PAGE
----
49. Harapan H, Wagner AL, Yufika A, et al. Acceptance of a COVID-19 Vaccine in Southeast Asia: A Cross-Sectional Study in Indonesia. Front Public Health. 2020;8:381.

50. Bell S, Clarke R, Mounier-Jack S, Walker JL, Paterson P. Parents’ and guardians’ views on the acceptability of a future COVID-19 vaccine: a multi-methods study in England. Vaccine. 2020;38(49):7789–7798. doi:10.1016/j.vaccine.2020.10.027

51. Leng A, Maitland E, Wang S, Nicholas S, Liu R, Wang J. Individual preferences for COVID-19 vaccination in China. Vaccine. 2021;39(2):247–254. doi:10.1016/j.vaccine.2020.12.009

52. Detoc M, Bruel S, Frappe P, Tardy B, Botelho-Nevers E, Gagneux-Brunon A. Intention to participate in a COVID-19 vaccine clinical trial and to get vaccinated against COVID-19 in France during the pandemic. Vaccine. 2020;38(45):7002–7006. doi:10.1016/j.vaccine.2020.09.041

53. Gagneux-Brunon A, Detoc M, Bruel S, et al. Intention to get vaccinations against COVID-19 in French healthcare workers during the first pandemic wave: a cross-sectional survey. J Hosp Infect. 2021;108:168–173. doi:10.1016/j.jhin.2020.11.020

54. Walkowiak MP, Walkowiak D. Predictors of COVID-19 vaccination campaign success: lessons learnt from the pandemic so far. a case study from Poland. Vaccines. 2021;9(10):1153. doi:10.3390/vaccines9101153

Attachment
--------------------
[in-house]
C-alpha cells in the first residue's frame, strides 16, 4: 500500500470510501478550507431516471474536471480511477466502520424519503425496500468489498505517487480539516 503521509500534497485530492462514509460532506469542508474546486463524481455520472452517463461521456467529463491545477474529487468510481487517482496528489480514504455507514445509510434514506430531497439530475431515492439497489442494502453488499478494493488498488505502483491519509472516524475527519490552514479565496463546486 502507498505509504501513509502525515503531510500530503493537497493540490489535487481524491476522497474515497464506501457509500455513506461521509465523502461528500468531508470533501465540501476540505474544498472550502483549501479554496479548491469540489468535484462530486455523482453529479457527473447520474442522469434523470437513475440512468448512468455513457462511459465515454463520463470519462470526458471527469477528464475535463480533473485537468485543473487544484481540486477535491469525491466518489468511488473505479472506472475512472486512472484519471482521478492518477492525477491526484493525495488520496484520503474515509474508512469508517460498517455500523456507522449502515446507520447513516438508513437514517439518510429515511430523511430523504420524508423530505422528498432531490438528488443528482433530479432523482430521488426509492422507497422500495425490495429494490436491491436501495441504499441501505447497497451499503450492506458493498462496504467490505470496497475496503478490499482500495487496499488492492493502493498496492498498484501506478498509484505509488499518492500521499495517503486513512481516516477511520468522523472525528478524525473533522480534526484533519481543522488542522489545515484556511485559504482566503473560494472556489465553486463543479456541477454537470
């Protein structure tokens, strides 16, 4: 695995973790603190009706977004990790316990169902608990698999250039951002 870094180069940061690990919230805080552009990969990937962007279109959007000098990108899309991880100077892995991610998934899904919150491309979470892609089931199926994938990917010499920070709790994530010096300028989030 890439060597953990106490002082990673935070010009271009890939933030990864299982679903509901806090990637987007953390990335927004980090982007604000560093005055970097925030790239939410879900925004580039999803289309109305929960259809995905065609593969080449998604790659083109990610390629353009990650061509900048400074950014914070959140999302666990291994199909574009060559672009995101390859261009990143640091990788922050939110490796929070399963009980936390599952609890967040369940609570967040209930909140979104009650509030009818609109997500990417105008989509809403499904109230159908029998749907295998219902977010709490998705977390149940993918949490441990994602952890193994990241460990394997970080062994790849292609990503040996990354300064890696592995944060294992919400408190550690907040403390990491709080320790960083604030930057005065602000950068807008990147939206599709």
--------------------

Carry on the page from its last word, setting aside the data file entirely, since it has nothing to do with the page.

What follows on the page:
55. Qunaibi EA, Helmy M, Basheti I, Sultan I. A high rate of COVID-19 vaccine hesitancy in a large-scale survey on Arabs. eLife. 2021;10:e68038.

56. Musa S, Dergaa I, Abdulmalik MA, Ammar A, Chamari K, Saad HB. BNT162b2 COVID-19 vaccine hesitancy among parents of 4023 young adolescents (12–15 years) in Qatar. Vaccines. 2021;9(9):981. doi:10.3390/vaccines9090981

57. Aloweidi A, Bsisu I, Suleiman A, et al. Hesitancy towards COVID-19 vaccines: an analytical cross-sectional study. Int J Environ Res Public Health. 2021;18(10):10. doi:10.3390/ijerph18105111

58. Alamer E, Hakami F, Hamdi S, et al. Knowledge, attitudes and perception toward COVID-19 vaccines among adults in Jazan Province, Saudi Arabia. Vaccines. 2021;9(11):1259. doi:10.3390/vaccines9111259

59. Almalki MJ, Alotaibi AA, Alabdali SH, et al. Acceptability of the COVID-19 vaccine and its determinants among university students in Saudi Arabia: a cross-sectional study. Vaccines. 2021;9(9):943. doi:10.3390/vaccines9090943

60. Alzoubi H, Alnawaiseh N, Al-Mnayyis A, Lubad MA, Aqel A, Al-Shagahin H. COVID-19-knowledge, attitude and practice among medical and non-medical university students in Jordan. J Pure Appl Microbiol. 2020;14(1):17–24. doi:10.22207/JPAM.14.1.04

61. Habib MA, Dayyab FM, Iliyasu G, Habib AG. Knowledge, attitude and practice survey of COVID-19 pandemic in Northern Nigeria. PLoS One. 2021;16(1):e0245176. doi:10.1371/journal.pone.0245176

62. El-Elimat T, AbuAlSamen MM, Almomani BA, Al-Sawalha NA, Alali FQ. Acceptance and attitudes toward COVID-19 vaccines: a cross-sectional study from Jordan. PLoS One. 2021;16(4):e0250555. doi:10.1371/journal.pone.0250555